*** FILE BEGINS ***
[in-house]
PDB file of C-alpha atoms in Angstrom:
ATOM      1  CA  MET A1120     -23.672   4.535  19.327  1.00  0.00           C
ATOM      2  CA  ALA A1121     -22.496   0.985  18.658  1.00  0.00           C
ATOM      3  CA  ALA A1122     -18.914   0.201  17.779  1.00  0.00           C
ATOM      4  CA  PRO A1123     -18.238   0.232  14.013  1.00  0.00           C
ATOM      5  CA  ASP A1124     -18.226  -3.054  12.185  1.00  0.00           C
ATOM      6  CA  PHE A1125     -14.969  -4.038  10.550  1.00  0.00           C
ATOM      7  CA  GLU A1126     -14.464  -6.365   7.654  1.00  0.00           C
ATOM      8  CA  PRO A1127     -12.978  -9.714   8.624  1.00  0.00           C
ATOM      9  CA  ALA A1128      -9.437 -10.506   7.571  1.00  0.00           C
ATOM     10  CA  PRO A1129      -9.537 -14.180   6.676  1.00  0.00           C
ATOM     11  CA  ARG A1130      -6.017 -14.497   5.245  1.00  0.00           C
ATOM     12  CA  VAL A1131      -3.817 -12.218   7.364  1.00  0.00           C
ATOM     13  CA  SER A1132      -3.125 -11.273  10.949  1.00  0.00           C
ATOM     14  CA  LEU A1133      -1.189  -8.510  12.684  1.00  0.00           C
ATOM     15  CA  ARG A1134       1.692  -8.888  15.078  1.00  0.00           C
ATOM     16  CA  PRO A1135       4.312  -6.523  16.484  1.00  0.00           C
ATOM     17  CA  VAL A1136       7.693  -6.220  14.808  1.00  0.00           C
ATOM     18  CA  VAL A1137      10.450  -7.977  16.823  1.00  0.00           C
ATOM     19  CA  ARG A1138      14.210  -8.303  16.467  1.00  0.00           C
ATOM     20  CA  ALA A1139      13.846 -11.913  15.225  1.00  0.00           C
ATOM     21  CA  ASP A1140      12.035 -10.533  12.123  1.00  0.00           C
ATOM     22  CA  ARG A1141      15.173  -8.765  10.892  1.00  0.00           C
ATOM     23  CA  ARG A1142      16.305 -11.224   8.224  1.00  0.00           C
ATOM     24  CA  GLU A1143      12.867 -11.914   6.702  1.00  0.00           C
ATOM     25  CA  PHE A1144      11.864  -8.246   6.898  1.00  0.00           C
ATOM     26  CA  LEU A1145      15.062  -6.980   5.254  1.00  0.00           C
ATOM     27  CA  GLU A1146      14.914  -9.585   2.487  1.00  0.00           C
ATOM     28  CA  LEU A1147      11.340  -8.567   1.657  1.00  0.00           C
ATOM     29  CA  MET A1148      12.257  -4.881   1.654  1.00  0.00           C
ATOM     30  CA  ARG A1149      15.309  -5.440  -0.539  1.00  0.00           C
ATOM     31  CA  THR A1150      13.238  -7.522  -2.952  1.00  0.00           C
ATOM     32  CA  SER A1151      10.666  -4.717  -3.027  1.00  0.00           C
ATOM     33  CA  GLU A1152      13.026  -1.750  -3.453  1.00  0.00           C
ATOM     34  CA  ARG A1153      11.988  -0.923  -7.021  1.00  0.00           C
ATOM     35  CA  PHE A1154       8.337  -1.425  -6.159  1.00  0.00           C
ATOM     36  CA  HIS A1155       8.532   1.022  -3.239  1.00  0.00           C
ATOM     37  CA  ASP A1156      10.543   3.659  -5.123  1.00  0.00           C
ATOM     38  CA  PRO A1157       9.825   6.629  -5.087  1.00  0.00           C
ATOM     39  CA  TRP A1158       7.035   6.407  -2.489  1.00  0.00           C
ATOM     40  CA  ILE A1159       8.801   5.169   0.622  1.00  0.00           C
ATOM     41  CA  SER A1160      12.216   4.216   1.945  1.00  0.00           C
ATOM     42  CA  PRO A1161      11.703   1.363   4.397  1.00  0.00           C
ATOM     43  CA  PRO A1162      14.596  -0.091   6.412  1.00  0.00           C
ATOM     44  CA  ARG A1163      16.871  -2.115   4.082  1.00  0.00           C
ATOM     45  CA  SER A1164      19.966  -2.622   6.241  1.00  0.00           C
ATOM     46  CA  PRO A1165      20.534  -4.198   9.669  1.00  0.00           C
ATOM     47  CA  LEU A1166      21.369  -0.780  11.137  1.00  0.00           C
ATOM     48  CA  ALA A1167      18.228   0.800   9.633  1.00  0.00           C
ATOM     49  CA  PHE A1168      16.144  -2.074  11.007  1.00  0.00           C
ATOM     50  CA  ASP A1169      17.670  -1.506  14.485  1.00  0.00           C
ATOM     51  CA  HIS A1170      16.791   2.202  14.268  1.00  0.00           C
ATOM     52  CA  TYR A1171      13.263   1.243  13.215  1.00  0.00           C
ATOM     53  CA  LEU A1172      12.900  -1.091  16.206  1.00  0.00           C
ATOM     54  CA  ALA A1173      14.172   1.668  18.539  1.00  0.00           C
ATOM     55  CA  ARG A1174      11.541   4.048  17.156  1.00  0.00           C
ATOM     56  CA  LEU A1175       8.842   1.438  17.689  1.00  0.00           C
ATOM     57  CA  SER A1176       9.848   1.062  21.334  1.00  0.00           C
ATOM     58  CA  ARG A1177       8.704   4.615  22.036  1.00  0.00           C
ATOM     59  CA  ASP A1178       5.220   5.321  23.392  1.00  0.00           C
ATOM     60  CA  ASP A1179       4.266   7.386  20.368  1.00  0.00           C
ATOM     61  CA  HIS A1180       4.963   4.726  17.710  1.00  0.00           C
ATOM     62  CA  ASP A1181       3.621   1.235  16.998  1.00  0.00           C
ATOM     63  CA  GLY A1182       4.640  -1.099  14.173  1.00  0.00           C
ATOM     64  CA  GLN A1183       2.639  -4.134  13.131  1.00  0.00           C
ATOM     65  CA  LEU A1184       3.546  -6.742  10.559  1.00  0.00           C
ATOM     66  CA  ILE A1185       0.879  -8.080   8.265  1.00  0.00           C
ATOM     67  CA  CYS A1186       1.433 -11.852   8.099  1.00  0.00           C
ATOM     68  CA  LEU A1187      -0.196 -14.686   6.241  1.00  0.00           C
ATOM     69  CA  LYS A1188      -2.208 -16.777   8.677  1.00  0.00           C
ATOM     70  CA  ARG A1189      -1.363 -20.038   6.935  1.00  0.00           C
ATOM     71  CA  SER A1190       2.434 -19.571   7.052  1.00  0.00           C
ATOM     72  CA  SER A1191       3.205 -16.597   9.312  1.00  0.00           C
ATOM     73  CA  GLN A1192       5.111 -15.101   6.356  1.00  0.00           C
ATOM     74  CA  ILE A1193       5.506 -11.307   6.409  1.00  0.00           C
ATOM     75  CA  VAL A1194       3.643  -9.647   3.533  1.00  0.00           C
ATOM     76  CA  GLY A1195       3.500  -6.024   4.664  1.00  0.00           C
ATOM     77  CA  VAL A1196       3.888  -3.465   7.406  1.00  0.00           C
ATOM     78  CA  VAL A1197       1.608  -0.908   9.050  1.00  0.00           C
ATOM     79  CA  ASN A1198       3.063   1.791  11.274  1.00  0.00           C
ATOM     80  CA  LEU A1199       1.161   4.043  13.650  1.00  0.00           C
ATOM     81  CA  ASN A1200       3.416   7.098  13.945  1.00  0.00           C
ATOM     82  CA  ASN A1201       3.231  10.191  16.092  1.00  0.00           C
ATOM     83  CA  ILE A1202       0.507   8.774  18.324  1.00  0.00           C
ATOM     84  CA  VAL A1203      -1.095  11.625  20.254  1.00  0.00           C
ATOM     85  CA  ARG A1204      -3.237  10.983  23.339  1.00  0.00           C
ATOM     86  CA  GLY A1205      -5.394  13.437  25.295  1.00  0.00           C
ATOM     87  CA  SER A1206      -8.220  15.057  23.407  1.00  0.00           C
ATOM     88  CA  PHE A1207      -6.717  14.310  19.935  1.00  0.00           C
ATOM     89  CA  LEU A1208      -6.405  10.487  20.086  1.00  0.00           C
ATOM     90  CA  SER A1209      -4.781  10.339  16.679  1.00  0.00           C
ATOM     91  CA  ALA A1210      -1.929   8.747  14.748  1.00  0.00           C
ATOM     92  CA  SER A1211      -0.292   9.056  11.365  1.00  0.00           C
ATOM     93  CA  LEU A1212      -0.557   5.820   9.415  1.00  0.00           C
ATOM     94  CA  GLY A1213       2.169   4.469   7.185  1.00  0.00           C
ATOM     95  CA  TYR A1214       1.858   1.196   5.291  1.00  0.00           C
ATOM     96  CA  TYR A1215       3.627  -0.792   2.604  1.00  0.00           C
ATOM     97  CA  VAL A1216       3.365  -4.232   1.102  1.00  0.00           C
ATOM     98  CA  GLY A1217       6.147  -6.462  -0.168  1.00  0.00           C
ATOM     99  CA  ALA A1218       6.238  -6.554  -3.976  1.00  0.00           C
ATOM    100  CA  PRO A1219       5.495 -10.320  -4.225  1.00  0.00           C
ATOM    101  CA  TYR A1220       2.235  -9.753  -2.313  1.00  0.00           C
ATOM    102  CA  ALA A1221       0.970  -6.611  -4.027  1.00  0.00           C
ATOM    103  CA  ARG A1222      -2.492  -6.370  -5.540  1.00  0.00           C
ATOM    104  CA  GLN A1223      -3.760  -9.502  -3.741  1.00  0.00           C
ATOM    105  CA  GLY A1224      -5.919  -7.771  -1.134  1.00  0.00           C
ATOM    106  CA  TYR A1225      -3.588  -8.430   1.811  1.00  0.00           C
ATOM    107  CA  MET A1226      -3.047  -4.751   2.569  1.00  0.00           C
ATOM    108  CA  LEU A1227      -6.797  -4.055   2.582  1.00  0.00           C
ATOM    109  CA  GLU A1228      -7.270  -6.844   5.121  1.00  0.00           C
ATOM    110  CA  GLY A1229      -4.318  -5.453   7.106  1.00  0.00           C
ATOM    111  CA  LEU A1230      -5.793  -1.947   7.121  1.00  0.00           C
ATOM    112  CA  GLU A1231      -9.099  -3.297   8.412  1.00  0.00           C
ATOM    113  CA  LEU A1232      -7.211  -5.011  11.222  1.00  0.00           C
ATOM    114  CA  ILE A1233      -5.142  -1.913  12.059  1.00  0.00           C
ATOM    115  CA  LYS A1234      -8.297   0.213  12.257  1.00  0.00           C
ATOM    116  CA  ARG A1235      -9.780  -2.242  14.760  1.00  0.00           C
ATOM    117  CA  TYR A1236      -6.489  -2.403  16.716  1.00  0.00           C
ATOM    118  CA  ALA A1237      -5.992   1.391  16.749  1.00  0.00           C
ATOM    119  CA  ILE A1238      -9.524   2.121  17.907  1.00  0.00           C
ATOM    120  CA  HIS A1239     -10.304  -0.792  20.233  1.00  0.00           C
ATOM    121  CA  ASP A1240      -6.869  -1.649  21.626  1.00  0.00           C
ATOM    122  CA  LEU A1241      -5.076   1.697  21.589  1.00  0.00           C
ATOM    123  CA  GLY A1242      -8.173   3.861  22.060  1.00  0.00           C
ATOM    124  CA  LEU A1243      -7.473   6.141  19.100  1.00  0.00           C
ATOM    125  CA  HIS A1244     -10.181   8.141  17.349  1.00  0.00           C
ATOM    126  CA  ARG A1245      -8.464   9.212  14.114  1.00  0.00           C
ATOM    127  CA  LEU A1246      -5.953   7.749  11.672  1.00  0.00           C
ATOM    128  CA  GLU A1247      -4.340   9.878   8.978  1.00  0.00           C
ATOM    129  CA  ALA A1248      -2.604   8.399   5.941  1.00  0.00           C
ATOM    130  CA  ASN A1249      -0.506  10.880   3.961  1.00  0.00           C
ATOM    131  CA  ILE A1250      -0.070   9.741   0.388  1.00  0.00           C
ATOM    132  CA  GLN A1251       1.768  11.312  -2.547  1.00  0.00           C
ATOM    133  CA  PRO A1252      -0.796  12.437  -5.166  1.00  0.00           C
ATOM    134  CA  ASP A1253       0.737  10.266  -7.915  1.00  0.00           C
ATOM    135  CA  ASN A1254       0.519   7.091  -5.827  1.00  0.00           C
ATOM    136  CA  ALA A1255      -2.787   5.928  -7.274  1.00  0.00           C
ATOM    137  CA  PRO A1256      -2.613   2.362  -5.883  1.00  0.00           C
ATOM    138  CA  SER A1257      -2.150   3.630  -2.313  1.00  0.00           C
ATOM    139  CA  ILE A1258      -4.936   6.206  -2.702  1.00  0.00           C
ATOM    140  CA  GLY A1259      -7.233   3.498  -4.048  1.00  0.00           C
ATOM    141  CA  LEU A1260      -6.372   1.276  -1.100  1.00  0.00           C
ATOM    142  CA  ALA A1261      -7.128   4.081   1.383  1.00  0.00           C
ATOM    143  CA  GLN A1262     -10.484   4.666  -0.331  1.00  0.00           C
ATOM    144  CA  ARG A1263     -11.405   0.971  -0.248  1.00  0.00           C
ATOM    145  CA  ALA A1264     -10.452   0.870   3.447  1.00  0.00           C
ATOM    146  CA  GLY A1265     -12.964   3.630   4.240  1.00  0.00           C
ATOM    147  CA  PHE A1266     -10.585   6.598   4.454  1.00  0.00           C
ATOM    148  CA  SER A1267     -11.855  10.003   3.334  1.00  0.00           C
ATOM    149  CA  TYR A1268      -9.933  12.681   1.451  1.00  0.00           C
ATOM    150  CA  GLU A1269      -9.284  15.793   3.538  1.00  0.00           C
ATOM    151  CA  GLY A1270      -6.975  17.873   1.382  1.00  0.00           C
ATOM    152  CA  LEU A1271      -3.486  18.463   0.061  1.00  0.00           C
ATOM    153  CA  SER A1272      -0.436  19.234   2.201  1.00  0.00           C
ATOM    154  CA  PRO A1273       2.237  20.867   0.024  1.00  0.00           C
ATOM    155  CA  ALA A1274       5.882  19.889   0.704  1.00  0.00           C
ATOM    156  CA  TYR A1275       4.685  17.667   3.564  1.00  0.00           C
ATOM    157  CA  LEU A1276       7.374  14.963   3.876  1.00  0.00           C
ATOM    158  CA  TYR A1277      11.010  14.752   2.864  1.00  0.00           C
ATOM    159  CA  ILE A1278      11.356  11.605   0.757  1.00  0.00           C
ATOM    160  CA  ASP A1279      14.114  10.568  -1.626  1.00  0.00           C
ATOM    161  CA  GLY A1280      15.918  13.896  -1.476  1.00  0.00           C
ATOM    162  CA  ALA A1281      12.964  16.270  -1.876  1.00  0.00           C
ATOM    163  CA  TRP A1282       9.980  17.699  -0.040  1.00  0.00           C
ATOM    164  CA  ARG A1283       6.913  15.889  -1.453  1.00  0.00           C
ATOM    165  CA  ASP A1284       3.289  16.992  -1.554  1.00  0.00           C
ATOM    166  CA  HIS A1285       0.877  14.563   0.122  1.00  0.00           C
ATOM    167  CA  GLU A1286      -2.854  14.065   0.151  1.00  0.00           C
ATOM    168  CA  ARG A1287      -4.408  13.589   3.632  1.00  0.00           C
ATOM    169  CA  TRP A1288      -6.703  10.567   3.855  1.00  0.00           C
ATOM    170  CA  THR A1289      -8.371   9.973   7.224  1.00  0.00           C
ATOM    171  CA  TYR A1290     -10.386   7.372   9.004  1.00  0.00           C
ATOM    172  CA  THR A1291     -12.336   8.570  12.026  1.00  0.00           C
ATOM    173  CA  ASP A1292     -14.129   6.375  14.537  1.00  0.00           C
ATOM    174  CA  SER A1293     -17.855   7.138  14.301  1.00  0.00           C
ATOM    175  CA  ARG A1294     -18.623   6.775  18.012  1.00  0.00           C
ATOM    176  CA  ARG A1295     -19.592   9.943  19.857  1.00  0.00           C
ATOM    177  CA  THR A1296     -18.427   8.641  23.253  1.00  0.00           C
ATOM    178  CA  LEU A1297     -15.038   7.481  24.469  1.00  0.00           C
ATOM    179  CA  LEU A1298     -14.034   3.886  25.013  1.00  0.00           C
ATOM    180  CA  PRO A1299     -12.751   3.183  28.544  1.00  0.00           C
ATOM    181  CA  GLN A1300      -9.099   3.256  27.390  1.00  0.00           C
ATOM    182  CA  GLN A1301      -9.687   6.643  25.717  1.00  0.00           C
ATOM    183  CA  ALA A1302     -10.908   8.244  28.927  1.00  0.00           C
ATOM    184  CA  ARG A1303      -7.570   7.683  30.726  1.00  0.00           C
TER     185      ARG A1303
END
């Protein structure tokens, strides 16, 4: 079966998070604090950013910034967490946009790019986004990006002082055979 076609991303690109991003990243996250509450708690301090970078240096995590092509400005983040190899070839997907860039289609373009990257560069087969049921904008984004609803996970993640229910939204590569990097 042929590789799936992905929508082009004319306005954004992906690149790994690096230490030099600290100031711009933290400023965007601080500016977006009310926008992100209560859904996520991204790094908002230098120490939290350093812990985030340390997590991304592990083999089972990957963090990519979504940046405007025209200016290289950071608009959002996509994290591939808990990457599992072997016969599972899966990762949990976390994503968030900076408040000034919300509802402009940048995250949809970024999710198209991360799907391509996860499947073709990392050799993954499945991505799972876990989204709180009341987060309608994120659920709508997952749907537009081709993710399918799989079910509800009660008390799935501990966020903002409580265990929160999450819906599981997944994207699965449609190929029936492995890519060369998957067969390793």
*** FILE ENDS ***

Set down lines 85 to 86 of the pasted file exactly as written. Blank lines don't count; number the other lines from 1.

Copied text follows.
ATOM     83  CA  ILE A1202       0.507   8.774  18.324  1.00  0.00           C
ATOM     84  CA  VAL A1203      -1.095  11.625  20.254  1.00  0.00           C